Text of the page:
Many companies offer rewards programs, but not as many people participate in them. Sign up for them where ever possible, and keep tabs of your points. Our first test with this was an Amazon credit card that gave us real money that we could use on Amazon.com. We let that accumulate until we actually needed something for the home which was great.
We signed up for a Southwest rewards card last year and we qualified for their Companion Pass that allows one passenger to fly for free. Between that and the reward points we’ve accumulated we’ve booked 7 roundtrip tickets and have been to Jamaica twice. Boom!
If you’re interested in using rewards points for travel, check out this guest post on my blog that showed how you could get a family of 5 for free to Hawaii using reward points.
5. Never fly when you can drive
Air travel has become so common that many people use it as a default choice whenever they travel. But if you are traveling with family, plan to drive instead of flying, especially if the trip is within a few hundred miles.
By driving, not only do you save the airfare of buying four airline tickets for a family of four, but you also have a car when you arrive. If you don’t think your family car is up to the task, you can rent a compact for $300-$400 per week, or roughly the cost of a single airline ticket to many destinations.
While you’re at it, sign up for programs such as Triple-A, to add even more savings to major travel purchases. You can save money on hotel stays, car rentals, restaurants, and travel attractions, in addition to other benefit’s the program offers.
6. Sell what you no longer need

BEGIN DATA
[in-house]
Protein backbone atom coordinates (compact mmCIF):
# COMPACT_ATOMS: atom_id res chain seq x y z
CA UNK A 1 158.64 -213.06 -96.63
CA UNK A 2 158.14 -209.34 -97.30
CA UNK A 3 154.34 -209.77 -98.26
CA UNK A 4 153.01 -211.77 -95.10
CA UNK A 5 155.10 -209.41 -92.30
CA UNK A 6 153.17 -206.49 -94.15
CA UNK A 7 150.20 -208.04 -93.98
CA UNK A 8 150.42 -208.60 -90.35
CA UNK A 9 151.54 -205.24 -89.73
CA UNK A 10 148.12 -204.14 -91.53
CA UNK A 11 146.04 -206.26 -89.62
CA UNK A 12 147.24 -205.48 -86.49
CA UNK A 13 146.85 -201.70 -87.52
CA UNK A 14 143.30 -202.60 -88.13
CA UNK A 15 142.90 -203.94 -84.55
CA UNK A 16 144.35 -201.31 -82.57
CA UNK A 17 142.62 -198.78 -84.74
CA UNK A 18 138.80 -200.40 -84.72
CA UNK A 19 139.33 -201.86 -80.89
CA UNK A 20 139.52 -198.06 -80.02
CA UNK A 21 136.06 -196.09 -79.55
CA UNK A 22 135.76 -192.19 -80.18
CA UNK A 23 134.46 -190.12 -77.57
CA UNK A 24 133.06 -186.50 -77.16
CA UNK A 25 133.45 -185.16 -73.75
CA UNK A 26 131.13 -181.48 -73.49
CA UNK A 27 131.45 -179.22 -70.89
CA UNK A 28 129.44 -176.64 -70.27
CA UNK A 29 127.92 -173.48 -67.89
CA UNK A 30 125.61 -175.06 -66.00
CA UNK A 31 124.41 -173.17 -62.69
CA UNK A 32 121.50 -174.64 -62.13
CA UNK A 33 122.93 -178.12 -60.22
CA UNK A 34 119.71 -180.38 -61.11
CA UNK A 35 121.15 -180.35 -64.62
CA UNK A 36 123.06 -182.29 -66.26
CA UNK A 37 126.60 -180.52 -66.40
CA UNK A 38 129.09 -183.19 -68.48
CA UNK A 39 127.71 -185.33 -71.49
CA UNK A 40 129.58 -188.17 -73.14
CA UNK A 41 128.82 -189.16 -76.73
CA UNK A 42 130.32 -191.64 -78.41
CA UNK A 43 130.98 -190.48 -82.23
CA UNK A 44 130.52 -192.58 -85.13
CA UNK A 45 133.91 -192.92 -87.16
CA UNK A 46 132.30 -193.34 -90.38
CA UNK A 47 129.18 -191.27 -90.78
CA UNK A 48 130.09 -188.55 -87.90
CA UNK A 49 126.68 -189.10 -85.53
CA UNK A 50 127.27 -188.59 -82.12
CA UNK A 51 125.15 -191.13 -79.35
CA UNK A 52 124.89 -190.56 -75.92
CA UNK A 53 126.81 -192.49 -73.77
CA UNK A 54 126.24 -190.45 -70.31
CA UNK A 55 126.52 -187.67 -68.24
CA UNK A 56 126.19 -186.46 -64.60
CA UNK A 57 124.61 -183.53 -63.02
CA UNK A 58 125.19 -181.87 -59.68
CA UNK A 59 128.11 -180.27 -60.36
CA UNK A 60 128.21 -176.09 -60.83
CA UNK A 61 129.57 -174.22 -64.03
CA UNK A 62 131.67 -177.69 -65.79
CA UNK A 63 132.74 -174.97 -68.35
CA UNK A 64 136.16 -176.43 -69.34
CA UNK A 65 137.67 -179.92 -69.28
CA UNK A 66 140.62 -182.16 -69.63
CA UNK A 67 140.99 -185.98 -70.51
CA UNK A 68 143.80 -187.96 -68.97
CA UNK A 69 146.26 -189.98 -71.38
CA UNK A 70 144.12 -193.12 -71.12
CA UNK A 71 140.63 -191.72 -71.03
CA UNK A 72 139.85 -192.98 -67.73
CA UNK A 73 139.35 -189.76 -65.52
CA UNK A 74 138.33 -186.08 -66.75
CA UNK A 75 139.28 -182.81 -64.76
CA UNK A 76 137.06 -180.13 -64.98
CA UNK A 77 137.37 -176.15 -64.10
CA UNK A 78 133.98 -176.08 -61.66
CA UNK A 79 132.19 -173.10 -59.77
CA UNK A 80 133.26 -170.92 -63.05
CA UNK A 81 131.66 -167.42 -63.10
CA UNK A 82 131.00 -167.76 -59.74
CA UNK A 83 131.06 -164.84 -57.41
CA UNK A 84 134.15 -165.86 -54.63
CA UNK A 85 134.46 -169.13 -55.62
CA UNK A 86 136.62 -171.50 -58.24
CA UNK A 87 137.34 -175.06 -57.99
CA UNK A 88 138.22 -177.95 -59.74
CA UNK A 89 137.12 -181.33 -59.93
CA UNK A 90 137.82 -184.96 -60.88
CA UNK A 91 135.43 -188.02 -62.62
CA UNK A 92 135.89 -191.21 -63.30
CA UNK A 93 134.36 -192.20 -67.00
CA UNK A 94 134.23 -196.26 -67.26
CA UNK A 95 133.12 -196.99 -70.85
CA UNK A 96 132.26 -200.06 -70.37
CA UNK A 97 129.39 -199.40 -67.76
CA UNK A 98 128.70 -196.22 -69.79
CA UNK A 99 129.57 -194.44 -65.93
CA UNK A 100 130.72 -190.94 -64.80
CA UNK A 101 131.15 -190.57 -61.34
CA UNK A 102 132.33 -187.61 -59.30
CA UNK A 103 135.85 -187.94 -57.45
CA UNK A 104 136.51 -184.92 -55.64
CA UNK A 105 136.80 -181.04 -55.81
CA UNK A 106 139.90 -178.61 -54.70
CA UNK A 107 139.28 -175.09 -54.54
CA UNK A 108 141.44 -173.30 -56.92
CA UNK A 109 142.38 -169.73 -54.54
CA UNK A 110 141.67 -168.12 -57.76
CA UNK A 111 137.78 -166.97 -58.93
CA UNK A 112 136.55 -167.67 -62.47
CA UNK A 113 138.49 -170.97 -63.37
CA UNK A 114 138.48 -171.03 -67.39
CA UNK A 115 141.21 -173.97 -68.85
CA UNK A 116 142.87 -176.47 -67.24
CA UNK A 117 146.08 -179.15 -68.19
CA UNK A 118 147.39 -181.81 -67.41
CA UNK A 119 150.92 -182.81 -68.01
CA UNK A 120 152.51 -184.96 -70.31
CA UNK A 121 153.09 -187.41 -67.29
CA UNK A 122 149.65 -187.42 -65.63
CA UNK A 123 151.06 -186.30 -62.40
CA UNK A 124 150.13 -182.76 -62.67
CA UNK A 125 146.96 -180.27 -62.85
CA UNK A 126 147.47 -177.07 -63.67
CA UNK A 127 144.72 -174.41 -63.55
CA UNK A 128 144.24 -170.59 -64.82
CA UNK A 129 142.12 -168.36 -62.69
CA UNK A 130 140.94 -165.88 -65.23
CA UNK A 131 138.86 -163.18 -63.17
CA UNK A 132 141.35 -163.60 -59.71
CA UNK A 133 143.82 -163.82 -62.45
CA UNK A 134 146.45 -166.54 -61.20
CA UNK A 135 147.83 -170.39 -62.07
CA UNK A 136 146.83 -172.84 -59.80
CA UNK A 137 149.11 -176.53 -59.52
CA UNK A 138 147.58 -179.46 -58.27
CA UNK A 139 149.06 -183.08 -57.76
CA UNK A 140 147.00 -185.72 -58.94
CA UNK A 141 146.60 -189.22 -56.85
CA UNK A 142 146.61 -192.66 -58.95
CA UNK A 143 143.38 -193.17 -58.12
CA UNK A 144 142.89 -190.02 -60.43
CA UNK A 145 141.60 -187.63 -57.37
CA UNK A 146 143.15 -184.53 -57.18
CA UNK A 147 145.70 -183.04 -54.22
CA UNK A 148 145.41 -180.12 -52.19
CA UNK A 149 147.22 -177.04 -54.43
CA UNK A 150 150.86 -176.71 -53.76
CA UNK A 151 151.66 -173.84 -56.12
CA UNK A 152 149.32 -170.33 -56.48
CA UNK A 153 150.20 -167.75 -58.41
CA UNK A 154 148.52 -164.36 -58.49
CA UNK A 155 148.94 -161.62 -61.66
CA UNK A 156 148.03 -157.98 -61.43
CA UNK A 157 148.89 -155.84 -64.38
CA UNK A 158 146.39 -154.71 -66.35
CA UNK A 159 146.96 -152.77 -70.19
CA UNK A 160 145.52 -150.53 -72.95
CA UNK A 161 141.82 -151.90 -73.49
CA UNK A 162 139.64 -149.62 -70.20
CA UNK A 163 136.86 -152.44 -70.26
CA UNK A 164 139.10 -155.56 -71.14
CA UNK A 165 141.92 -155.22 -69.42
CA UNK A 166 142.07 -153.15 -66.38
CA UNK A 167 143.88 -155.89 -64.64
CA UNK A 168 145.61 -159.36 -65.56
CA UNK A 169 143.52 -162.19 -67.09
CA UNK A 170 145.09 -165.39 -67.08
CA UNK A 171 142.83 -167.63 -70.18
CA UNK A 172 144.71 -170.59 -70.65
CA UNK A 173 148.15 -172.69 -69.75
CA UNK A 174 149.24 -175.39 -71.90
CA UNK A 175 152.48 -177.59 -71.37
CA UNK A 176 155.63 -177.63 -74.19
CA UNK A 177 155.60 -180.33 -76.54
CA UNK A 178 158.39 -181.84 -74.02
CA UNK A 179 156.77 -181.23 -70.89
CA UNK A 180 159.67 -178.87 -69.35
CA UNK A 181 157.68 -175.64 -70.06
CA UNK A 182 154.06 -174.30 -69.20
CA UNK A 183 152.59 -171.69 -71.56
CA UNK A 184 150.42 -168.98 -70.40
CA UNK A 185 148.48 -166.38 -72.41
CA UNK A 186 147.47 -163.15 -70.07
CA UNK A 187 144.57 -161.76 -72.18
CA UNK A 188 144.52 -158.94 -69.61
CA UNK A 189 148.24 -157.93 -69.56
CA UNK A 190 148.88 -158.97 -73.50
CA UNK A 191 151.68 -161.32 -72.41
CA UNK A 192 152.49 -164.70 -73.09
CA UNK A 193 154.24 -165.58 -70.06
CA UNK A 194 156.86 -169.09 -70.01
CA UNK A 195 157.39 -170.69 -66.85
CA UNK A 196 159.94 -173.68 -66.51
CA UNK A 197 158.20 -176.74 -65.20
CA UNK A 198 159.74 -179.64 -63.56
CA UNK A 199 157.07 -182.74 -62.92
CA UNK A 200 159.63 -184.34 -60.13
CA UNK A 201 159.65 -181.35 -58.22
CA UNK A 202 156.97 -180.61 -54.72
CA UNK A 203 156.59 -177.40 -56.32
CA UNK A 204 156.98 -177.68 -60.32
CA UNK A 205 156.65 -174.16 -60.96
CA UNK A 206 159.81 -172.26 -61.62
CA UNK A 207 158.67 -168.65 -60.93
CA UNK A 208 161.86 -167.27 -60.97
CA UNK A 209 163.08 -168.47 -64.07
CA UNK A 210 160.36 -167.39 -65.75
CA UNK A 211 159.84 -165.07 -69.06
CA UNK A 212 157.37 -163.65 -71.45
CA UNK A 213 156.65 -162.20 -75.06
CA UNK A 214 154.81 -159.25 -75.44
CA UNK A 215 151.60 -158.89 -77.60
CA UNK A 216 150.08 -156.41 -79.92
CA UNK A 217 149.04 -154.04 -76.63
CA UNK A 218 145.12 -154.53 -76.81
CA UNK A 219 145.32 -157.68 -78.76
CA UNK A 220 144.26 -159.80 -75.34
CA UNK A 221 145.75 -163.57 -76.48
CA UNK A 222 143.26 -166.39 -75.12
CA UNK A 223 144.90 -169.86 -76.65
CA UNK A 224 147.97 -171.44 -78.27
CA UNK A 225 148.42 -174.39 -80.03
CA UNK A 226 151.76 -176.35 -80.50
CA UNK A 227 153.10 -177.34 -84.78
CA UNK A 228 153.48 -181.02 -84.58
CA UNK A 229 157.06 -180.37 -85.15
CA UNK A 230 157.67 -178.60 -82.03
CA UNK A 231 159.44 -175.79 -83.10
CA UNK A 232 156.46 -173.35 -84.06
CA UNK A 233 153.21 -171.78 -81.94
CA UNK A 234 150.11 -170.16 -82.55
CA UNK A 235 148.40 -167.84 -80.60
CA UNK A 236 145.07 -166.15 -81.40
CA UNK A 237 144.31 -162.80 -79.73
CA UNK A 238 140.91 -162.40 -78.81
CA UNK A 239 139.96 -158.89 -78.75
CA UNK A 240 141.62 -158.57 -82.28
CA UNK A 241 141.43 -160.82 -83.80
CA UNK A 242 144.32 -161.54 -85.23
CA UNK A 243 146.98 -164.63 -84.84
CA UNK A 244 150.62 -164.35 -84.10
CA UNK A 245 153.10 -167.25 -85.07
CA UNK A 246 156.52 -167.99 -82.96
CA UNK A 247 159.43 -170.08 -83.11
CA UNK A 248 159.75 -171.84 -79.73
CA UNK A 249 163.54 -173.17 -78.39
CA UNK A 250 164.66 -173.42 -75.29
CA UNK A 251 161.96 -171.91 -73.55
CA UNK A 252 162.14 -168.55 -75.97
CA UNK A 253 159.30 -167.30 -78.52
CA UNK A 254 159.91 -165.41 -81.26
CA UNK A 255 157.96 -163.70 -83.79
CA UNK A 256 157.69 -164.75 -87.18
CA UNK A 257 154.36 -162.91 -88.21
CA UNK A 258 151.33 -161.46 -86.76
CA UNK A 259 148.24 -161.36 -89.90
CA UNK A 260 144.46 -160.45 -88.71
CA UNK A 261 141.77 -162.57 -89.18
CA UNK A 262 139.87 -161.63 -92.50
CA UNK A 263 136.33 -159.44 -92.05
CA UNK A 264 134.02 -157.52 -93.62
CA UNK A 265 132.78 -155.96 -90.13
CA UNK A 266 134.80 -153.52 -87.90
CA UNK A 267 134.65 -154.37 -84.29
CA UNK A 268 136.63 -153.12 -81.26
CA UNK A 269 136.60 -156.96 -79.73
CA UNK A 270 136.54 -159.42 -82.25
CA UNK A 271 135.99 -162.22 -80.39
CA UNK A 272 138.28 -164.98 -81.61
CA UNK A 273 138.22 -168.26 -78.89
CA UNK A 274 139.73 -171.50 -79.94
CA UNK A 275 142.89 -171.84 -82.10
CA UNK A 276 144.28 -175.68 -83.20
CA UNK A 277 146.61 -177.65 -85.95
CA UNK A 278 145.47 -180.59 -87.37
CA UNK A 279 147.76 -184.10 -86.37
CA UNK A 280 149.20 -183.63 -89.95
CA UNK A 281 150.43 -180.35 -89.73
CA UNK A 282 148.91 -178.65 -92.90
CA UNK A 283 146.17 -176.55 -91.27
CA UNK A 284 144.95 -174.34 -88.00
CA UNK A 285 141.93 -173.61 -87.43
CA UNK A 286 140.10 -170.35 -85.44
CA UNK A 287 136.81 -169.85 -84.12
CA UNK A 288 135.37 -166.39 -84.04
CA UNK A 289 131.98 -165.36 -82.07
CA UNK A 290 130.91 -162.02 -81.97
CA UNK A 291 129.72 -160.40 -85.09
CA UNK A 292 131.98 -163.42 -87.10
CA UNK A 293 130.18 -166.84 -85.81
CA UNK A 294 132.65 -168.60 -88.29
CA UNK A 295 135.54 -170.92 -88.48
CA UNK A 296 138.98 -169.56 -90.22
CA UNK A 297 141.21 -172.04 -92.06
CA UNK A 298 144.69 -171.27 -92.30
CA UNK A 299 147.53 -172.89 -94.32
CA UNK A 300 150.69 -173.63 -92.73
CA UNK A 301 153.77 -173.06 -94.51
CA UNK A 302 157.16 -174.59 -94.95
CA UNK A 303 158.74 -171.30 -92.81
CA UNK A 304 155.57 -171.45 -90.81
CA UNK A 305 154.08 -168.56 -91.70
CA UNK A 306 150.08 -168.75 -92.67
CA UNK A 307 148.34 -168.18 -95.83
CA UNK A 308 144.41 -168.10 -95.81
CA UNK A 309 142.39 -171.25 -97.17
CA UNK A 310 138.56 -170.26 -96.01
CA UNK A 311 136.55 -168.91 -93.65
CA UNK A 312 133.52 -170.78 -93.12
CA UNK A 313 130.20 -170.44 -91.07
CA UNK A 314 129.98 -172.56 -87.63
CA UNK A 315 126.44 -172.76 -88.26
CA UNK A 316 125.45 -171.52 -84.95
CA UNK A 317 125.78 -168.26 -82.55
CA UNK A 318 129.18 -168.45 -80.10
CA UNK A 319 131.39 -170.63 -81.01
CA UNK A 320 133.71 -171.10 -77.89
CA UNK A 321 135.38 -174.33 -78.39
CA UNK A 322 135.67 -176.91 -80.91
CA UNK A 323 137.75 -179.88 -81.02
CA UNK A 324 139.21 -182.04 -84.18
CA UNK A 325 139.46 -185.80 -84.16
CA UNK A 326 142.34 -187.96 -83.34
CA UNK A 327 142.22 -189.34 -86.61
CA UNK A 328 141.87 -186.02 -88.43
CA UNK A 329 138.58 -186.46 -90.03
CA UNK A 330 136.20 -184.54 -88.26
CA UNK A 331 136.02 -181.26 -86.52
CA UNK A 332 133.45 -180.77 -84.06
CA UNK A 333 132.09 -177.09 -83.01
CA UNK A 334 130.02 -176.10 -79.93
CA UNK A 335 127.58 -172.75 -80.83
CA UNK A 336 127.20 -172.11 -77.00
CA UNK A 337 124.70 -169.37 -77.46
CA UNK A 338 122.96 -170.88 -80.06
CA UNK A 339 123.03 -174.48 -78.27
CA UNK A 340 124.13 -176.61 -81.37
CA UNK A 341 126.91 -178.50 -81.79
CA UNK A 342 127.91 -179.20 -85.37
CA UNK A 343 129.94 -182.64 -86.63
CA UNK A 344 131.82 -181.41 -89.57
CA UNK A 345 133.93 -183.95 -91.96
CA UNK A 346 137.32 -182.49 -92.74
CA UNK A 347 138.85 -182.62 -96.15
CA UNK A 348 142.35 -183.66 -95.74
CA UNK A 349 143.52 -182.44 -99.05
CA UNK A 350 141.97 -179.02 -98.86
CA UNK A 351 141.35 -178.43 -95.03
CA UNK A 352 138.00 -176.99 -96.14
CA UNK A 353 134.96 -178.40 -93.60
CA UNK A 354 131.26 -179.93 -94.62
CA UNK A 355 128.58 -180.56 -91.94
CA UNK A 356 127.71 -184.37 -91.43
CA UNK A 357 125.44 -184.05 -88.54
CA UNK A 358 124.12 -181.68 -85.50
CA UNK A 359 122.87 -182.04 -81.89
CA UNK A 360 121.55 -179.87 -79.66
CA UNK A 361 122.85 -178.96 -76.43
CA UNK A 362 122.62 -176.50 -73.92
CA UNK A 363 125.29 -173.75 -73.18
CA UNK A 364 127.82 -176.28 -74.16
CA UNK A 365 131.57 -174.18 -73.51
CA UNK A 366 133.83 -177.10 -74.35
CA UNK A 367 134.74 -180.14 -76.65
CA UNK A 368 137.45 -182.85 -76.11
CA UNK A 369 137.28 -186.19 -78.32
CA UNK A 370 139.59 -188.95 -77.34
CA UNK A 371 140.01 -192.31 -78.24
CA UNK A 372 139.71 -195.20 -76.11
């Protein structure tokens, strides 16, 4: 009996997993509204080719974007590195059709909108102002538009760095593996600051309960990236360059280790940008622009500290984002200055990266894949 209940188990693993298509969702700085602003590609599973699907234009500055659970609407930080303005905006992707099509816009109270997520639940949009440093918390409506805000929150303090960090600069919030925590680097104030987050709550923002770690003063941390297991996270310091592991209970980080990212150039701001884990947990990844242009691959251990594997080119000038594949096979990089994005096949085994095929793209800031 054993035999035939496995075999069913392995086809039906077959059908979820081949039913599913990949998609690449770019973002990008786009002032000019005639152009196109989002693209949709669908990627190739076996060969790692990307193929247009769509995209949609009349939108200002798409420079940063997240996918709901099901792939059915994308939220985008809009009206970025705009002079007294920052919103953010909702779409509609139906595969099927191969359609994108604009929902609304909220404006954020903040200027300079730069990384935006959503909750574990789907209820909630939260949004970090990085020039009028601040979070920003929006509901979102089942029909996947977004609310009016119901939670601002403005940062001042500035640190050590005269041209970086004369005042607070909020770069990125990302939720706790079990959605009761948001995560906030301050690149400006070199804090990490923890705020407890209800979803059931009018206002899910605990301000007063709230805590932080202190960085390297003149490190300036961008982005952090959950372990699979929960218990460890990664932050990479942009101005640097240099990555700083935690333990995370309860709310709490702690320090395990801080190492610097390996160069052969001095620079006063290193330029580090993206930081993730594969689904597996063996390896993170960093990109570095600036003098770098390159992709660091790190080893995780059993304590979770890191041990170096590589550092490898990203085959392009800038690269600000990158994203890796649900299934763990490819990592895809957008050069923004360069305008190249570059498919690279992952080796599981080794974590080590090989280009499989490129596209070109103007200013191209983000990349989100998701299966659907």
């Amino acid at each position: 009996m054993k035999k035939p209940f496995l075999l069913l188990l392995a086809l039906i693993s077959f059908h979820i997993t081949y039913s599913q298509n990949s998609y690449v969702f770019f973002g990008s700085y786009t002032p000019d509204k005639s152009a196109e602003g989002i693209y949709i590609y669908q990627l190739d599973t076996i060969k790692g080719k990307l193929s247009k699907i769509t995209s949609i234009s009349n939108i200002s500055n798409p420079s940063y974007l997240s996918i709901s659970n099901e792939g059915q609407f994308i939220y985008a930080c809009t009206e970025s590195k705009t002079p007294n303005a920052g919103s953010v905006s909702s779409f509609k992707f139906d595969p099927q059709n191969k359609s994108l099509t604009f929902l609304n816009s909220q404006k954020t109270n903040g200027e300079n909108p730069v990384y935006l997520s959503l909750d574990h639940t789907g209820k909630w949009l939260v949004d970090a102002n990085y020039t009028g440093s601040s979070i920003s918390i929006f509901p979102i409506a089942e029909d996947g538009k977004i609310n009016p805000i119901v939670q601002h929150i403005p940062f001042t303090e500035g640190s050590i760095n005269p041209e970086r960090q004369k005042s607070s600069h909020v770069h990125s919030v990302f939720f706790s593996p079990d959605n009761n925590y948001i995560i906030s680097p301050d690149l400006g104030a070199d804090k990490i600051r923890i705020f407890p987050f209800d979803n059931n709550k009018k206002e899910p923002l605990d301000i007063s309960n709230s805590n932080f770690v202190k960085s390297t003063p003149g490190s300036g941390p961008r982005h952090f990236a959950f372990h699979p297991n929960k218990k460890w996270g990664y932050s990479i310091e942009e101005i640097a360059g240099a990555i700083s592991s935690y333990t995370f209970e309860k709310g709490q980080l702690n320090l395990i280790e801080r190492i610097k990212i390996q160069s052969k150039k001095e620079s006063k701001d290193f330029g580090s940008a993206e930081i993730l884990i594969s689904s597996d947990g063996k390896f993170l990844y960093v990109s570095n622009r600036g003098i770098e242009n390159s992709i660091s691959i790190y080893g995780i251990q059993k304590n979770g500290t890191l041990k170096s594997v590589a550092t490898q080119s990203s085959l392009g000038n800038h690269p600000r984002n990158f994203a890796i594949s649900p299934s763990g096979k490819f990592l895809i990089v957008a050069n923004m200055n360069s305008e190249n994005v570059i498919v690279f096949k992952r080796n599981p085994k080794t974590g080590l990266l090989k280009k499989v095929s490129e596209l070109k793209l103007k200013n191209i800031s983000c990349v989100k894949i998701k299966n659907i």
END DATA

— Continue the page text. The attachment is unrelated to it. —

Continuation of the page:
Instead of throwing away items you no longer use, try selling them first to make some additional money. You can have a garage sale once or twice per year, and also sell on Craigslist or eBay. By doing this, you can often raise several hundred dollars per year.
In our area, we also have a Facebook community where you can sell stuff really quick. We’ve sold a couch for $150 that we bought at Ikea over 6 years ago for $400 in one day after we posted it to this Facebook group. That couch has been through 3 kids and 1 dog and we still got a good amount for it. It definitely proves you can get cash for stuff you hardly use anymore.
7. Buy clothing in thrift or discount stores
You can buy a shirt or blouse that sells in a retail store for $30, for just $4 in a thrift store, or a $40 pair of pants for $5. Thrift stores don’t have the selection that retail stores have, but you can often come across the perfect item from time to time, sometimes barely used.
At a minimum, you can use thrift store shopping to supplement your regular retail shopping and save a small fortune in the process. This can be an especially good strategy for buying children’s clothing.
Since kids outgrow clothes so quickly, thrift stores offer an opportunity to buy good quality clothes at low prices. And then you won’t mind when they come home with ripped pant knees or shirts stained with red Kool-Aid.